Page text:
Feeding Your Soil - Step #1


Testing

So, we’ve discussed the importance of feeding the soil (not just the plant) - so how exactly do we go about that? What does my soil need? What will my water contribute? Answers to these questions start with soil and water analysis.

Farmers are wise to submit their soil for testing prior to planting. However, more often than not, the reports reflect minimal testing and yield insufficient data. We beg you, invest in a full portfolio of testing!! A proper soil analysis reports on the following at a minimum:  Nitrate/Nitrite, Phosphate/Phosphite, Potassium/Potash, Sulfur, Calcium, a comprehensive list of secondary and micronutrients, a full examination of all heavy metals, % of organic matter, CEC (cation exchange capacity), and an examination of the soil condition (ie. loamy, sandy, clay, silty, peaty and chalky). It sounds like a lot, and it is. The cost may be more that you’re accustomed to, but the return will far exceed the slightly higher investment.

We strongly encourage also having your water analyzed, ESPECIALLY if you are not filtering. Oftentimes, the water will contain elevated levels of heavy metals, multi-form carbonates (bicarbonate, tri carbonates, etc.) and runoff from previous farming or agriculture. All of these things need to be taken into account when considering a recommendation for fertilizer or planning what to plant in the upcoming season.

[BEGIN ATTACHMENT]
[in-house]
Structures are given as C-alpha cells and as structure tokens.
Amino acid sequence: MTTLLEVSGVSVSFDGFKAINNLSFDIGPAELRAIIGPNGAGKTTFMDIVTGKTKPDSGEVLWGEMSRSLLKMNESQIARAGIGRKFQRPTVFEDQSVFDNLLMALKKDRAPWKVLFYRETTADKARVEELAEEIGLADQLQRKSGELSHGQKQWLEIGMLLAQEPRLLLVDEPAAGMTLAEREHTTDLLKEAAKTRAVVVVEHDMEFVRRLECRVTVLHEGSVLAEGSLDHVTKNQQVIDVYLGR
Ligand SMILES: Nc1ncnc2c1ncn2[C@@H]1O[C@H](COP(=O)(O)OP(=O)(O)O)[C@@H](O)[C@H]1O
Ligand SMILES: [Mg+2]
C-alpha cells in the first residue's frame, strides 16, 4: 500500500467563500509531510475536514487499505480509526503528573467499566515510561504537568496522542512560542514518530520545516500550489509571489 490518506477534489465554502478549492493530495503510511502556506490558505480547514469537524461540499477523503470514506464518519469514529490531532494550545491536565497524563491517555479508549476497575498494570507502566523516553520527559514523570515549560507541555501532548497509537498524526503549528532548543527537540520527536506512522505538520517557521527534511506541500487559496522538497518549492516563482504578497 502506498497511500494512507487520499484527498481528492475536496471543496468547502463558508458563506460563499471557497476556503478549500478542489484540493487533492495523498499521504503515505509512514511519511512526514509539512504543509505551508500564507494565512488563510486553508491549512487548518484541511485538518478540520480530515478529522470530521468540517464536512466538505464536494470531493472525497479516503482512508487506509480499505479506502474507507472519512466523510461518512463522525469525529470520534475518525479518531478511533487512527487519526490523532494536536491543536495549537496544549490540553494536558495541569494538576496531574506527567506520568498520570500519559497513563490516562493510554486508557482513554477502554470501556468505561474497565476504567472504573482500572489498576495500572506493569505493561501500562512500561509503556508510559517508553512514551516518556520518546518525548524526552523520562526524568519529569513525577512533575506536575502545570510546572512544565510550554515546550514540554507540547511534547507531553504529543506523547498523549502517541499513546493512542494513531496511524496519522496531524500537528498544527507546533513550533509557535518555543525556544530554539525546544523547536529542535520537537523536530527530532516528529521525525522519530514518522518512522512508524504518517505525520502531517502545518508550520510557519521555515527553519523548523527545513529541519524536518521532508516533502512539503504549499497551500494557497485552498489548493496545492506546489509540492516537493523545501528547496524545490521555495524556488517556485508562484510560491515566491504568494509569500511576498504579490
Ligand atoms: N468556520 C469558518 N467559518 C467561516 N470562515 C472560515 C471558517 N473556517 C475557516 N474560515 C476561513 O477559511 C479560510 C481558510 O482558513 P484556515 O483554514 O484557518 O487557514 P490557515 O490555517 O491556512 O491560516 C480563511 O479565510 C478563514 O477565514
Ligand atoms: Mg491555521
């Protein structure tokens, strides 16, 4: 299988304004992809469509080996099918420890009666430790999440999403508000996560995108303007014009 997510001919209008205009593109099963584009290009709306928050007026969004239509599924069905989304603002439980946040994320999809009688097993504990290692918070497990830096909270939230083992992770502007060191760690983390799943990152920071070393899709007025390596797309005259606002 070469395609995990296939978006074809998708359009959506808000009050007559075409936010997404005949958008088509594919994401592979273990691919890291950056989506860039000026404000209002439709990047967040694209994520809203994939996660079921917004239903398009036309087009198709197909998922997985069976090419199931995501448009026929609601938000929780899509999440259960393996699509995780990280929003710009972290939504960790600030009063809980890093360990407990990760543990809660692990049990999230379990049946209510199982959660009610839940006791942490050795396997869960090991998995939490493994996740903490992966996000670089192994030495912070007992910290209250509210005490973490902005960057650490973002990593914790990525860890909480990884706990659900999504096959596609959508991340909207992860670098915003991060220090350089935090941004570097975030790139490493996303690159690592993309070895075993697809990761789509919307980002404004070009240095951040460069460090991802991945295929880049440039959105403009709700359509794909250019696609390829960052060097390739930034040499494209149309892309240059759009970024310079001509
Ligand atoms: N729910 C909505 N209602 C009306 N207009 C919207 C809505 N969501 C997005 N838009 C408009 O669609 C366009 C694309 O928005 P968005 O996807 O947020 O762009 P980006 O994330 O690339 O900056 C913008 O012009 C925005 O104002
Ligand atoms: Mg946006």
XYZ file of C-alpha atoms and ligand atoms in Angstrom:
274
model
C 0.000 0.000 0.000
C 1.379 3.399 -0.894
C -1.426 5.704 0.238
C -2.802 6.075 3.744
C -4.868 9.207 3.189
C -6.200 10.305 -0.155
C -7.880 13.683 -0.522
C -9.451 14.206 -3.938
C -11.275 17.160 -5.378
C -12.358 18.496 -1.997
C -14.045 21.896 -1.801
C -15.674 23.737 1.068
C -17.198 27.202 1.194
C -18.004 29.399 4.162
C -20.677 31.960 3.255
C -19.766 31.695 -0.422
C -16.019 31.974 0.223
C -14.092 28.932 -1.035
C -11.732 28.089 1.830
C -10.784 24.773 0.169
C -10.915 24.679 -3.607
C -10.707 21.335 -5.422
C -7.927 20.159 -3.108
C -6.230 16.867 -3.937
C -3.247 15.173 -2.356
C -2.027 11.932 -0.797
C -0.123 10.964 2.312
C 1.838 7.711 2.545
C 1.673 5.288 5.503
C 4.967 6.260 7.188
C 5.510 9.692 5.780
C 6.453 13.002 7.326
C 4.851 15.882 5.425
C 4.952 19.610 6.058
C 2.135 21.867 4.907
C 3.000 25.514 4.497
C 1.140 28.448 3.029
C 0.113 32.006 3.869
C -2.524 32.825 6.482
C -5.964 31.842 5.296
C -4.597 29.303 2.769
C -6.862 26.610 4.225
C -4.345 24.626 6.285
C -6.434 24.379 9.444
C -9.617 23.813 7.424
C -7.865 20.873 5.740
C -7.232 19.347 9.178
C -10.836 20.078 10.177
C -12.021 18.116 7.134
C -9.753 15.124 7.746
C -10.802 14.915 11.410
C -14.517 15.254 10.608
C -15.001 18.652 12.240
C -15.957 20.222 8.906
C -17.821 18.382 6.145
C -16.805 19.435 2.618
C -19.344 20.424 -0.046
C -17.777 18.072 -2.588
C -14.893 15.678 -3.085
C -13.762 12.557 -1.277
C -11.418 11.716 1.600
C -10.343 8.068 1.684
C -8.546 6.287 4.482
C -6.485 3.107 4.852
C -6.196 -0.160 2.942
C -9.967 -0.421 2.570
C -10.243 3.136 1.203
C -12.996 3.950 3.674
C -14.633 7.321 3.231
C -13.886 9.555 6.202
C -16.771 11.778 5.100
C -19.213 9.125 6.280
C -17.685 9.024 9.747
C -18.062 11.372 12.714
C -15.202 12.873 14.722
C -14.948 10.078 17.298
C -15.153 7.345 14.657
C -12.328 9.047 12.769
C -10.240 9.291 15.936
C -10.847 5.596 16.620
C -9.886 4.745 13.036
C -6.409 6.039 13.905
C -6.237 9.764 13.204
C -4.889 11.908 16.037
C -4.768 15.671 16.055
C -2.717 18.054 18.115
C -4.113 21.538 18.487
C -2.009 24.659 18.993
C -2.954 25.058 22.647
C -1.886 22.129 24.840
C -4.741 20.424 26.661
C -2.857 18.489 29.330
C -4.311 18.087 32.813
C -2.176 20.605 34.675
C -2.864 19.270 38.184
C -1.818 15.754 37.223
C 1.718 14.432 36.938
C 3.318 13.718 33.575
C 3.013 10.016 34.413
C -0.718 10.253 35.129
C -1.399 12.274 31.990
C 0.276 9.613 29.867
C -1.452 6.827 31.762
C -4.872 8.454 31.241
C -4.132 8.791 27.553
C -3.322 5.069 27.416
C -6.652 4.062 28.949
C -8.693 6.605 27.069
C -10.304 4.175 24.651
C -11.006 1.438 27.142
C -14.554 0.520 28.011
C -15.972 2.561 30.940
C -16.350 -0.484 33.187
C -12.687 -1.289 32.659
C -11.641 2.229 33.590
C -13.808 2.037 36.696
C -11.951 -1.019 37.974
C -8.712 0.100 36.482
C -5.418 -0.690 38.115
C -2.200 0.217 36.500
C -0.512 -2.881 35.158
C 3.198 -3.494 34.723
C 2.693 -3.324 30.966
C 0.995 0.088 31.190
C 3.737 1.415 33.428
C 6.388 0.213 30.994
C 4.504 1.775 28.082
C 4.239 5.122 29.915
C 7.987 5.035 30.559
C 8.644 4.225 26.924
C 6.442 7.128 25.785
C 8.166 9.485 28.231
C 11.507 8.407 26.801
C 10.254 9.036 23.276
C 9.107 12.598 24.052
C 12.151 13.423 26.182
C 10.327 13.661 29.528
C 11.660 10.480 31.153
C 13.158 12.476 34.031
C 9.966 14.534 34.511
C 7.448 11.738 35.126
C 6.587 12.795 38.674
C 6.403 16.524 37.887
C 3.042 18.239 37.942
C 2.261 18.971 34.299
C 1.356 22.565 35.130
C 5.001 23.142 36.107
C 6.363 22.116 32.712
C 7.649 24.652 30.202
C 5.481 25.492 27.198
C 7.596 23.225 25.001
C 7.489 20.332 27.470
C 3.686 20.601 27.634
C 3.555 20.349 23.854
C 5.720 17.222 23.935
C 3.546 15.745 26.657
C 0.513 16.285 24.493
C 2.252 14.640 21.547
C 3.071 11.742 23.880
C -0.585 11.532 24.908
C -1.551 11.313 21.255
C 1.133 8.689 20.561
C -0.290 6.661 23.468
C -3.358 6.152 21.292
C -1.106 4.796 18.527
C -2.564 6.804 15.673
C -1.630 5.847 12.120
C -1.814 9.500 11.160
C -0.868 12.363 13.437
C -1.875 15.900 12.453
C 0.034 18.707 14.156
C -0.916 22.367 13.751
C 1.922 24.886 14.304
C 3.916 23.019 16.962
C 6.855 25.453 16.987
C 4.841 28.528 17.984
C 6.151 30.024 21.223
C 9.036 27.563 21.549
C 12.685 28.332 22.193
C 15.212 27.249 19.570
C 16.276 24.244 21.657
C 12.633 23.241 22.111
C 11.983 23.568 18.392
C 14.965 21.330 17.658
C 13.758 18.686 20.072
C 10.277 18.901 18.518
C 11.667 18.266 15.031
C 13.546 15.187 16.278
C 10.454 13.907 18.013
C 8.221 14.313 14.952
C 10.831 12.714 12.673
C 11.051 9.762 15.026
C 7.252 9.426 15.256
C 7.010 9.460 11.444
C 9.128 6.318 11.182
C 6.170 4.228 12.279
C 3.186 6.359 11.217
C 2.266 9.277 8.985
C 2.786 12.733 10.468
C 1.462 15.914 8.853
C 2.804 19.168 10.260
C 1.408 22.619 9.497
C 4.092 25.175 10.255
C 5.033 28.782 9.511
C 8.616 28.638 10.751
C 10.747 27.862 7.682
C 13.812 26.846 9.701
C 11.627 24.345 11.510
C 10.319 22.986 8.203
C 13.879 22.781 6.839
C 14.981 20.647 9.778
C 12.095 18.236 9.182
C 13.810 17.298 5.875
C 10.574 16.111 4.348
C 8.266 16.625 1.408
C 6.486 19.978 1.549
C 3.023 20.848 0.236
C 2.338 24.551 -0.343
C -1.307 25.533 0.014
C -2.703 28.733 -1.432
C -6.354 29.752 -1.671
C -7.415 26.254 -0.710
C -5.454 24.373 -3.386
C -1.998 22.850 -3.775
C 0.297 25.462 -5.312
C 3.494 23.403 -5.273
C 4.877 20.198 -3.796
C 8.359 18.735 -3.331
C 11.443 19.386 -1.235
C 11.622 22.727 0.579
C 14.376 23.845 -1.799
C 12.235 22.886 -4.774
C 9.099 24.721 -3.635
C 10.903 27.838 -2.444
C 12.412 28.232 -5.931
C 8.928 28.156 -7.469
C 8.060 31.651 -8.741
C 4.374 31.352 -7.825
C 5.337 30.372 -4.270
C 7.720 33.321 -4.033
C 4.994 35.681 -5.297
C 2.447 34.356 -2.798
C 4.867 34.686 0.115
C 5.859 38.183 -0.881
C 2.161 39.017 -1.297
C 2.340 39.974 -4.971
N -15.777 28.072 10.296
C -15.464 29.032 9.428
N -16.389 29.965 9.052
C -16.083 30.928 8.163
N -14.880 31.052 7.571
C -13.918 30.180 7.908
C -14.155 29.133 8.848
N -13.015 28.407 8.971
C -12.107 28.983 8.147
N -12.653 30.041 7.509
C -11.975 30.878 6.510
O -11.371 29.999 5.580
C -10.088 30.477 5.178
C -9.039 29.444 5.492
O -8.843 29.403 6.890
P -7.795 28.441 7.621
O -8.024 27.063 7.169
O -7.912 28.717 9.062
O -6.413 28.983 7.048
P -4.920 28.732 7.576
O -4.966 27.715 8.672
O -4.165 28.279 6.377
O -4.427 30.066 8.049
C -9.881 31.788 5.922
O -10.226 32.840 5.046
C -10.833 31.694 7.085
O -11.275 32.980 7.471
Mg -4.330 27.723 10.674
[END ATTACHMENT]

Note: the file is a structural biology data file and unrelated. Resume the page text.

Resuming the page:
One last thing to consider when getting your soil analyzed is getting what is called a “residue analysis.” This type of analysis examines the remaining residual levels of various harmful substances. It looks for things like RoundUp, DDT and other extremely volatile and potentially harmful products. If you have elevated levels of any one of these, you may want to consider farming industrial hemp (fiber/grain used for things like clothing and building materials) at a high density for a few seasons to help remediate the soil. Hemp is well-known as an excellent phytoremediator and bio-accumulator. As such, It is vitally important when growing products meant for consumption (like oil or food) that there are no residual toxins in the product itself. 

Finally, to make the most of your investment, have your reports evaluated by a hemp cultivation specialist as the “recommendations” labs make are far too generic and not specific to the end goal for your hemp crop. This is a complimentary service the Key To Life Microbiologist and Grow Specialists provide, so don’t hesitate to reach out to us!

Check back next week for… Step #2: Planning


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